First published in the Guardian on 10th November 2015
It is time to be blunt about what is going on in post-16 education. Over the past five years this crucial and often undervalued sector of education has been treated as a soft target by the government. It has been battered and worn down, and left to try to deliver for students from the “starvation rations” it has been bestowed.
The impact of the significant reduction of its budget – down 14% in real terms since 2010 – has been felt by students and college staff up and down the country. In my first few weeks as shadow education secretary, I’ve heard from many principals who list the teaching redundancies they have been forced to make and the courses they have been forced to drop. They describe their embarrassment at resources in their colleges which are now on a shoestring, with equipment in subjects such as science scaled back and extracurricular activities cut altogether.
The education secretary, Nicky Morgan, has said that she understands that post-16 education is “in a fragile state”. Yet it is her government that is modelling a further 25% to 40% cut to 16-19 funding. When, with no exaggeration, college leaders spell out the fact that additional cuts could destroy their institutions, I’m not sure how much her understanding is worth.
These new cuts will be devastating to sixth-form and further education colleges and the opportunities they offer for the young people who attend them. A 25% cut is the equivalent of four in 10 colleges closing – more than half of all sixth-form colleges and a third of further education colleges. The government has already made clear its intention to close down colleges as an outcome of its post-16 area reviews. Many principals, including those at some of the highest-performing post-16 institutions in the country, say their colleges are at risk.
The government feels safe in sacrificing post-16 education because it thinks people won’t immediately feel it in their pockets. But not only will our country suffer for this assault on young people, as we fail to invest in their futures, but it will also be forced to pay. Just this weekend, more than 100 chairmen of further education colleges signed an open letter to the chancellor, George Osborne, warning that these new cuts would tip their colleges “over the precipice”, holding young people back and significantly damaging the nation’s productivity, perhaps permanently. International evidence tells us that investing in the literacy and numeracy of students after the age of 16 is directly linked to higher productivity.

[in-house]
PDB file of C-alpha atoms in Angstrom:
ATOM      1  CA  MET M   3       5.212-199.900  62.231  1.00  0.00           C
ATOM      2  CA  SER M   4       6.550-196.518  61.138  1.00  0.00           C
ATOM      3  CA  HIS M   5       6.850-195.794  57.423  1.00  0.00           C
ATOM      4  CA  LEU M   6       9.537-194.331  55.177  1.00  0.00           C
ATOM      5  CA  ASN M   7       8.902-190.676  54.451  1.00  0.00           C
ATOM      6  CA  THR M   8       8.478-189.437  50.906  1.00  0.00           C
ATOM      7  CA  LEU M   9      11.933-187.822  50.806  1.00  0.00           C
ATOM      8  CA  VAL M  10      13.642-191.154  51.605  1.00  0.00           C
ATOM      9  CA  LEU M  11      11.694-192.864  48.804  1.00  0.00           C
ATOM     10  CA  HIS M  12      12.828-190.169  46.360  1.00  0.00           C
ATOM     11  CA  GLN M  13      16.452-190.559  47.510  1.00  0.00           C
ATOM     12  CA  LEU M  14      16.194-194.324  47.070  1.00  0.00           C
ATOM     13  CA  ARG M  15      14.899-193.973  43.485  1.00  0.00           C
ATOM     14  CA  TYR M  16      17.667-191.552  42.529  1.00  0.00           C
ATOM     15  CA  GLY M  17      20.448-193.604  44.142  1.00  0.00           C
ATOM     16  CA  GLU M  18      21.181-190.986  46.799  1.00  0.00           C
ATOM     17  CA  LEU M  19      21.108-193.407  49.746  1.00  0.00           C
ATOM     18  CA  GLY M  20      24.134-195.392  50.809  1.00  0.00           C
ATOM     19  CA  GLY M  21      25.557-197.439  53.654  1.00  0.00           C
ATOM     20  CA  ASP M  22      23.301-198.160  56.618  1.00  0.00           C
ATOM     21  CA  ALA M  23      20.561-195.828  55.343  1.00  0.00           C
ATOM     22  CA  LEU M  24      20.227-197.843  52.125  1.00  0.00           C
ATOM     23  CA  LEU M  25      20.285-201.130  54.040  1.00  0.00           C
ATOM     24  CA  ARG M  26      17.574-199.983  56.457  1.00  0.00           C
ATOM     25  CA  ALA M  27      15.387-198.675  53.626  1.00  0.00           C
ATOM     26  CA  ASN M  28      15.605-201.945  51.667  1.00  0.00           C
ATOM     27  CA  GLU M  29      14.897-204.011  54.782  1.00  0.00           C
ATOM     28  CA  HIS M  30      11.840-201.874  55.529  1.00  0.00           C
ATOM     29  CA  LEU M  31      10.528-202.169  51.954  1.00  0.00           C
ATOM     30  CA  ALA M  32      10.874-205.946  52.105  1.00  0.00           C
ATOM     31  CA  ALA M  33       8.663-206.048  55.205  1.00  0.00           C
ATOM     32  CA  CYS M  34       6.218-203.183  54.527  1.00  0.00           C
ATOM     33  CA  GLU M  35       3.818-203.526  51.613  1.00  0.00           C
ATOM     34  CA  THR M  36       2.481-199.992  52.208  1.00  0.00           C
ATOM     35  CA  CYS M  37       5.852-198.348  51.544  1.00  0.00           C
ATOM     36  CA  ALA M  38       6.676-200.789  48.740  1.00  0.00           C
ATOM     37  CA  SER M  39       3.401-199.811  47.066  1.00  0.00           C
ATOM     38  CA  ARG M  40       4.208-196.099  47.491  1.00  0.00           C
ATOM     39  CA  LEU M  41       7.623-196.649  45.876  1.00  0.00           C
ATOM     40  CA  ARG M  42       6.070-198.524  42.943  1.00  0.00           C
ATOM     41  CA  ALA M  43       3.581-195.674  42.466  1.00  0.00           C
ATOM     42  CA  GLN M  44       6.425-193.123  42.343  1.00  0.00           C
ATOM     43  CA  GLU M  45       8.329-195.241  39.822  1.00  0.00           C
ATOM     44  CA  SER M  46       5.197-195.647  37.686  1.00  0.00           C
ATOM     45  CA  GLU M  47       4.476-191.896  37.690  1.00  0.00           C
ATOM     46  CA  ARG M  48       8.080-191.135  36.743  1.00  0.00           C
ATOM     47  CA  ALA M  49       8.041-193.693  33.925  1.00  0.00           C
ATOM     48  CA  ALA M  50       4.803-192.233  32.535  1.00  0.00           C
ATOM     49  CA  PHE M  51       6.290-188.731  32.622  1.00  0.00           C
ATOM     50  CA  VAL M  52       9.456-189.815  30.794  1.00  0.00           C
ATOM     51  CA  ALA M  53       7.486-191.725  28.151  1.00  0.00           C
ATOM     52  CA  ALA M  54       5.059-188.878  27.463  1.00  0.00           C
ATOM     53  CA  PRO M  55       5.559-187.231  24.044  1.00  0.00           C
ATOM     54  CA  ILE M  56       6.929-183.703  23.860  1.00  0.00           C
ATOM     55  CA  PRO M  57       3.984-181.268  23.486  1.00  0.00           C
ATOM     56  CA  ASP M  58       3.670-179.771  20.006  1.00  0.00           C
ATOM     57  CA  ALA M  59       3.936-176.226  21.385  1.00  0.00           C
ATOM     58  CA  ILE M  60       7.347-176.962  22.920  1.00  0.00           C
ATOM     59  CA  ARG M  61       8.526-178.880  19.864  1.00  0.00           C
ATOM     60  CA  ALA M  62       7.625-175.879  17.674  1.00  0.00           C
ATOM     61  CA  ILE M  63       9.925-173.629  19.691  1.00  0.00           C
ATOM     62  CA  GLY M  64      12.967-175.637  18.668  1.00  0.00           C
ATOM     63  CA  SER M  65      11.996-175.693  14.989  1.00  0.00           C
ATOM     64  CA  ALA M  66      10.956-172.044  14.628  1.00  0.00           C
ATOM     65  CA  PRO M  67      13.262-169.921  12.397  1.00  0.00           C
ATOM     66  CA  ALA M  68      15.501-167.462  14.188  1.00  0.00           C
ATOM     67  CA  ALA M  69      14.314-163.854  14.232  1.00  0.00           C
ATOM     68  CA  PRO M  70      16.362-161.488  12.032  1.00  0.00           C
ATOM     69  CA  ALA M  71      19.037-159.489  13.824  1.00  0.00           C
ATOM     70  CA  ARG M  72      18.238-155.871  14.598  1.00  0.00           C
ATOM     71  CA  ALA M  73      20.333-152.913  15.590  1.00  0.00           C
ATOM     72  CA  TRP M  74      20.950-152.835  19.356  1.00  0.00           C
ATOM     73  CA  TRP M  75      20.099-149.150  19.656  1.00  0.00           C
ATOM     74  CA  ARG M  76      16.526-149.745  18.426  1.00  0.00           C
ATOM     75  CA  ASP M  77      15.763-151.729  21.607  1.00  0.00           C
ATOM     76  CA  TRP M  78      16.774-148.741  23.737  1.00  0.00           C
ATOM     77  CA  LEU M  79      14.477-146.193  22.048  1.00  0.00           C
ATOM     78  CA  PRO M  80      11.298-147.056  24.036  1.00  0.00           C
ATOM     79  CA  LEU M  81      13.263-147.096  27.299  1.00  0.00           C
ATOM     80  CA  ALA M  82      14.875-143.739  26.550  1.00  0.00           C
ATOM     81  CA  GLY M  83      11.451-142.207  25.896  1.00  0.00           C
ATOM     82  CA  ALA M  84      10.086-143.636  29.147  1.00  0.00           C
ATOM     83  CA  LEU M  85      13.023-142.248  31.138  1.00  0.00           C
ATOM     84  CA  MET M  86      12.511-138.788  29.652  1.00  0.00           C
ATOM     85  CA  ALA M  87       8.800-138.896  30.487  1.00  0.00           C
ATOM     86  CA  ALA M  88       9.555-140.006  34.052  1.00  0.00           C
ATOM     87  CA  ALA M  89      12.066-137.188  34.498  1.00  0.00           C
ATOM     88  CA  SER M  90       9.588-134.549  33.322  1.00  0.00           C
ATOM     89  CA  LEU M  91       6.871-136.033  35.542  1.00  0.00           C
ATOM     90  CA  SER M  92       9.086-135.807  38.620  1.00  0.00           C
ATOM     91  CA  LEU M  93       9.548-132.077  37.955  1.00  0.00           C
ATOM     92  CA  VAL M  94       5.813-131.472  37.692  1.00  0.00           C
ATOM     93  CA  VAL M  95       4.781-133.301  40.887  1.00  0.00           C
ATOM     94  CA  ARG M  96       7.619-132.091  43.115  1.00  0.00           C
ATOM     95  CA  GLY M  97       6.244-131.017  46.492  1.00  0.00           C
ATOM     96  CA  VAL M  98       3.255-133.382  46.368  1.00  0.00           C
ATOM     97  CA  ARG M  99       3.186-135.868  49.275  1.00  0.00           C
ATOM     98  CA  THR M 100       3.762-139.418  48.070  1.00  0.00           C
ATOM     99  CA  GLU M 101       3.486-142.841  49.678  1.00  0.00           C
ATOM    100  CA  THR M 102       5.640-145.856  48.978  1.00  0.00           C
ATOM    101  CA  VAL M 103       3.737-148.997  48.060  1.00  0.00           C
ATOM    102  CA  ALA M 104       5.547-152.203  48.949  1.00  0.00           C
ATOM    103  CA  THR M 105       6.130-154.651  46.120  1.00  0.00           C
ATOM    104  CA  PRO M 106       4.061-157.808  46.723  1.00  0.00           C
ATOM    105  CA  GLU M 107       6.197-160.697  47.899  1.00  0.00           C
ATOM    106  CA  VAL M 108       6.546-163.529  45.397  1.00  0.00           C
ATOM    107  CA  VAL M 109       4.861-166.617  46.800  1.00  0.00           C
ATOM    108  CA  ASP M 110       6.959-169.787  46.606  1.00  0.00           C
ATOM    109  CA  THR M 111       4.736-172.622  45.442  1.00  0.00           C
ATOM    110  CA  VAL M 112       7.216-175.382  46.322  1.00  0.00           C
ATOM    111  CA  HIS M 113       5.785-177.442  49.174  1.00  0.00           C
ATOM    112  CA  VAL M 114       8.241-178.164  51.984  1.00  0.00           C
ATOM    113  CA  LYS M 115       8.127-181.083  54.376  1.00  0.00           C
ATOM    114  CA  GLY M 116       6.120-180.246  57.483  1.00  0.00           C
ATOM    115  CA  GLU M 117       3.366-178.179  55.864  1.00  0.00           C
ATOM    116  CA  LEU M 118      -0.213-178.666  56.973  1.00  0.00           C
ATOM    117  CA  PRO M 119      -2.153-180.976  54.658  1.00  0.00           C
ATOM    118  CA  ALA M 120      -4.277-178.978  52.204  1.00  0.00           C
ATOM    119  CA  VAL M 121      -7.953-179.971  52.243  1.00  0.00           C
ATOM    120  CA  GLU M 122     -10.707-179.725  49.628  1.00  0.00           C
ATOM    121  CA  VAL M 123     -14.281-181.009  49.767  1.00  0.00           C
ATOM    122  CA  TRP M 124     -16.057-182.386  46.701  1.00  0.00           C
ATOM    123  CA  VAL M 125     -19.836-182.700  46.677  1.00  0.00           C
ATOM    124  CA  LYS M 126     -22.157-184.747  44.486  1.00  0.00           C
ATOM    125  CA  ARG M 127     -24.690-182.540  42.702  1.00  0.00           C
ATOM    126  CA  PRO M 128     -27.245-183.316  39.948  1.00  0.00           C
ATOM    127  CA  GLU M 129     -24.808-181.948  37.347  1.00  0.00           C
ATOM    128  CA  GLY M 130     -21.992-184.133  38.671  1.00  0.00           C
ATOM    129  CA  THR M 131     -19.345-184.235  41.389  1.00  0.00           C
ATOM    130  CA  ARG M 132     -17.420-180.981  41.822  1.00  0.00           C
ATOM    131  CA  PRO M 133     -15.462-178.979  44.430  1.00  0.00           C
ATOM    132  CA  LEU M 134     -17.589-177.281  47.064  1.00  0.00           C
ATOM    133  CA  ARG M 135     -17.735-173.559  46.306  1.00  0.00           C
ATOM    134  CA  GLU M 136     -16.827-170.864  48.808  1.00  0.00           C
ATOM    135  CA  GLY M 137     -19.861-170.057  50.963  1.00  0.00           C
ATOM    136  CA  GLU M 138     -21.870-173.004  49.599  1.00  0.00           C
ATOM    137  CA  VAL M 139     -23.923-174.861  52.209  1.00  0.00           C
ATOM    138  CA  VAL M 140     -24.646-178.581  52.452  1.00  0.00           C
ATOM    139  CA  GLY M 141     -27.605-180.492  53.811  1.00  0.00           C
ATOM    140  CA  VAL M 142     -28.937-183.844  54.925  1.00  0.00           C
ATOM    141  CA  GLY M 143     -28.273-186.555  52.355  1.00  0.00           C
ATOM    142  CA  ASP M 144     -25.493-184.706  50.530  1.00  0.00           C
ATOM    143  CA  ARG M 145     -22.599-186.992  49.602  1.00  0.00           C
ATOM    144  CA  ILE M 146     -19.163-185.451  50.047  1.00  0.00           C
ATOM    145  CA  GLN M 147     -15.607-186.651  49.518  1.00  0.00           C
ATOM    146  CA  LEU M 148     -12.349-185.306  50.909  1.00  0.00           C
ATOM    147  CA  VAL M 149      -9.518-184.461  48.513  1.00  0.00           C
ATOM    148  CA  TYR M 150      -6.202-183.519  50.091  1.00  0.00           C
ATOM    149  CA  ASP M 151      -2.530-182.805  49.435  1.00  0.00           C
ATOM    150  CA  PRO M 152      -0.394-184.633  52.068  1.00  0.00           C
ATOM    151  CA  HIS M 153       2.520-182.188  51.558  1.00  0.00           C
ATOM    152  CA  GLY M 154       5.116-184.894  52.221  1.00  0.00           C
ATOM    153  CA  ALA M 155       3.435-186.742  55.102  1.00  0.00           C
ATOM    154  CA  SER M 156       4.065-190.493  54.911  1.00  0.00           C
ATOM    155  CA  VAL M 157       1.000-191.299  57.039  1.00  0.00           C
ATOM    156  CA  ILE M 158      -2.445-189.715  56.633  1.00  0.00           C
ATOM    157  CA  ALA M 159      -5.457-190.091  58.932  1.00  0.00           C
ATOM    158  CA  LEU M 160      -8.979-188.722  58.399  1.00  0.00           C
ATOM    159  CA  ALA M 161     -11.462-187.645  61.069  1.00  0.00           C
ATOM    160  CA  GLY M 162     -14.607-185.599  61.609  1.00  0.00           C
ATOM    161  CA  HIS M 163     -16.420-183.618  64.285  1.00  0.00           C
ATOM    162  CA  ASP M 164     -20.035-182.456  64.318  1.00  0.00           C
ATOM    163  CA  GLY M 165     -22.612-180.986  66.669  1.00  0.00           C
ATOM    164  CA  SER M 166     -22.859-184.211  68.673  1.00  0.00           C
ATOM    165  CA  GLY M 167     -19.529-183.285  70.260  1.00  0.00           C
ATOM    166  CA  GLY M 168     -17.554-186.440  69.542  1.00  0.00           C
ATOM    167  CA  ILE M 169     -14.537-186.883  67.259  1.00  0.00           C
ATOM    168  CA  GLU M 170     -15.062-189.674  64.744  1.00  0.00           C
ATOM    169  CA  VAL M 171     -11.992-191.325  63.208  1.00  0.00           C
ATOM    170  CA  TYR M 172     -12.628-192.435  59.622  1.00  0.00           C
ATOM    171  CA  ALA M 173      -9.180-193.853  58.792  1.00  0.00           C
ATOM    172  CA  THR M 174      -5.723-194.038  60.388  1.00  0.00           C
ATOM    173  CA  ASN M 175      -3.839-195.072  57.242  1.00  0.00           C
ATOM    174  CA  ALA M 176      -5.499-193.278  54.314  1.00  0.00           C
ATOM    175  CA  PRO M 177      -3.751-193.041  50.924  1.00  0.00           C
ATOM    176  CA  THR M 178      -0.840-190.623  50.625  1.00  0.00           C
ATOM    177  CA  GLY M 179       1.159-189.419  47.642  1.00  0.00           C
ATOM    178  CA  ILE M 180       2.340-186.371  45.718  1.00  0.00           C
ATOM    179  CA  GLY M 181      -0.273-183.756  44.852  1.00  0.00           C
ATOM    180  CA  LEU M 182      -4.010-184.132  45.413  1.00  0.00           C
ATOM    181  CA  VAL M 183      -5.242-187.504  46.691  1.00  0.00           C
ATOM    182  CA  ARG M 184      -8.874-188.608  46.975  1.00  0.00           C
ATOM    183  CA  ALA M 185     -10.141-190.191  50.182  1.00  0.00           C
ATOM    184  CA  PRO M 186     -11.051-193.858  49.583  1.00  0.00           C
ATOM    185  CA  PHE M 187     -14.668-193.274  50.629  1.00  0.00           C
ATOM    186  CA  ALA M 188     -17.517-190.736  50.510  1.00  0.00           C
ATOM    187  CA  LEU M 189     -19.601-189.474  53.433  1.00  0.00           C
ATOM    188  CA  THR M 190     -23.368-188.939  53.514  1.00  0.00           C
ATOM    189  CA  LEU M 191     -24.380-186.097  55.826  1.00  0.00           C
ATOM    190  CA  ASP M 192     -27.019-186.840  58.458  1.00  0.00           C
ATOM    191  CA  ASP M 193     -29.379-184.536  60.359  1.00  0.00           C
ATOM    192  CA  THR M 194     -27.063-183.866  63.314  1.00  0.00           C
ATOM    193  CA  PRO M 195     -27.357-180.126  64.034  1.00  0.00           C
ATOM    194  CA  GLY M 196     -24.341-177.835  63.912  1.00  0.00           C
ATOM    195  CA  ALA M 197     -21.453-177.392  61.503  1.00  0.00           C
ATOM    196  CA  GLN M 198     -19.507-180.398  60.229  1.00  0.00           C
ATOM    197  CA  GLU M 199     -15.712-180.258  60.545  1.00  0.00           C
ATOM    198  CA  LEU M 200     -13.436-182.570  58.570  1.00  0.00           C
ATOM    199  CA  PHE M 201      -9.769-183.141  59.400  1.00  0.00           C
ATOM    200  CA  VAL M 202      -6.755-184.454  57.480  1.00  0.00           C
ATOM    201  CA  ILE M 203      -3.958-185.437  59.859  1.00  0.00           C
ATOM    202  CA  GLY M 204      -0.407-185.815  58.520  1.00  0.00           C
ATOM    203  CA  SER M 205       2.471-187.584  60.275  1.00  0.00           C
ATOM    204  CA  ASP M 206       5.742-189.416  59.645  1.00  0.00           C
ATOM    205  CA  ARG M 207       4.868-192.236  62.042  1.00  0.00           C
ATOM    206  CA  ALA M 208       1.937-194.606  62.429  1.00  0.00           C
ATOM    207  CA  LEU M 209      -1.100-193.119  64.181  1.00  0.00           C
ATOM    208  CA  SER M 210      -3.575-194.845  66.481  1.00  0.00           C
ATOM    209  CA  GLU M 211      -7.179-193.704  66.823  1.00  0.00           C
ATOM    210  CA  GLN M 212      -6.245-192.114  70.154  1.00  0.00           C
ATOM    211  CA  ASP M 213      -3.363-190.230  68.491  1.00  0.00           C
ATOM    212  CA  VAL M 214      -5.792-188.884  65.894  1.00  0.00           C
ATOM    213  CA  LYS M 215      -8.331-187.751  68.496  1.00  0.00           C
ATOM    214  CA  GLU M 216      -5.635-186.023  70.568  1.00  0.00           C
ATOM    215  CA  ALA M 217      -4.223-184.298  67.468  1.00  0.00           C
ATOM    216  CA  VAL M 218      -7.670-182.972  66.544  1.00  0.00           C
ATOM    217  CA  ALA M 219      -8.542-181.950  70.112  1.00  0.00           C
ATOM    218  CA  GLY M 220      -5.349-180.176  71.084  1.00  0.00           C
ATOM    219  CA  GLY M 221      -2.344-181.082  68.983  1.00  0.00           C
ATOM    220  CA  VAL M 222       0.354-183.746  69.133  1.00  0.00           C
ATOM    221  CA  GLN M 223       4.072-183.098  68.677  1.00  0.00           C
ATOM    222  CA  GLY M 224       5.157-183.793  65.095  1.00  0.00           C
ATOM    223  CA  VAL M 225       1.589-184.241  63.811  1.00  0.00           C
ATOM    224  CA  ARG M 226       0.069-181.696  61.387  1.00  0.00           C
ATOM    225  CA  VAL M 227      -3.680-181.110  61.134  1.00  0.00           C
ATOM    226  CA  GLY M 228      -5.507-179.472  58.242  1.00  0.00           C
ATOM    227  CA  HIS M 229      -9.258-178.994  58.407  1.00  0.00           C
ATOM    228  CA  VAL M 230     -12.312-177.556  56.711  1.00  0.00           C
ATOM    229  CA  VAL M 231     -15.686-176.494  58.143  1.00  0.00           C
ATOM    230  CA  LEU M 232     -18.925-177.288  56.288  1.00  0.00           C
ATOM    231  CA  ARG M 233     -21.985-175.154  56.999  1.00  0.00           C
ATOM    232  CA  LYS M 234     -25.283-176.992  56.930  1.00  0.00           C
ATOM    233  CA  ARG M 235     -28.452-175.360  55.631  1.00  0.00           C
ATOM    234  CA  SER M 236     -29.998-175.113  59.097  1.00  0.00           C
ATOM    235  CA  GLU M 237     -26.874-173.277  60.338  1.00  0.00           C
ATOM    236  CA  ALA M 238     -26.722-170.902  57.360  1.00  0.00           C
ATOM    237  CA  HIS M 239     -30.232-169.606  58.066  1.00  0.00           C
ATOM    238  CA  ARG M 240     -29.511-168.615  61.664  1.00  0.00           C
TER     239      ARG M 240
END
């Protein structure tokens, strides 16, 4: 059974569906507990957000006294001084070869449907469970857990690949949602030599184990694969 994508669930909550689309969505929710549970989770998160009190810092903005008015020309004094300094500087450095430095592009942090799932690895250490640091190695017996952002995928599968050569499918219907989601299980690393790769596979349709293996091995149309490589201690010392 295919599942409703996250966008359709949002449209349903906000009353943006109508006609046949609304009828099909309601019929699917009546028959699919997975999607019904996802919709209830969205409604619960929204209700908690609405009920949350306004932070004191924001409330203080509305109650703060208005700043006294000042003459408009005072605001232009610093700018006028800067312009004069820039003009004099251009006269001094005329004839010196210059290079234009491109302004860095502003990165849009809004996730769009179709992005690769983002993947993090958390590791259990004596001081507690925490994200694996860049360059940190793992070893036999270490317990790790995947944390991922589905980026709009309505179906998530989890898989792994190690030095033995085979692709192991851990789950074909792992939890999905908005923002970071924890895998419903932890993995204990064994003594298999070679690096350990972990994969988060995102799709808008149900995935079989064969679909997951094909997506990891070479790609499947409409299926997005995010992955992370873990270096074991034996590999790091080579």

These cuts are being made at the same time as our country is facing a significant skills gap – shortages that will cost our economy £10bn this year. Across science, technology, engineering and manufacturing industries the picture is the same: there is a significant mismatch between the number of vacancies and the dearth of young people qualified for those roles. Yet these subjects – so vital to our country’s competitiveness – are among the first being dropped as a result of the immense pressure on budgets in sixth forms and further education institutions. Limiting opportunities for young people, including some of the most disadvantaged in our communities, comes at an enormous cost.
Although the actions of the Tories suggest otherwise, exams at 16 do not mark the end of a young person’s journey in education. All young people are now required to stay on in education or training until 18. So it simply makes no sense that we should continue to put up with this government treating post-16 education as if it is just an “add on” – to be raided every time the chancellor feels the urge.
At the last election, Labour pledged to protect the whole education budget from the early years to 19, yet this crucial difference barely featured in political discourse. Now that he can’t hide behind his pre-election spin, education spending is not a conversation David Cameron wants. In the run-up to the spending review this month, let’s make him have it.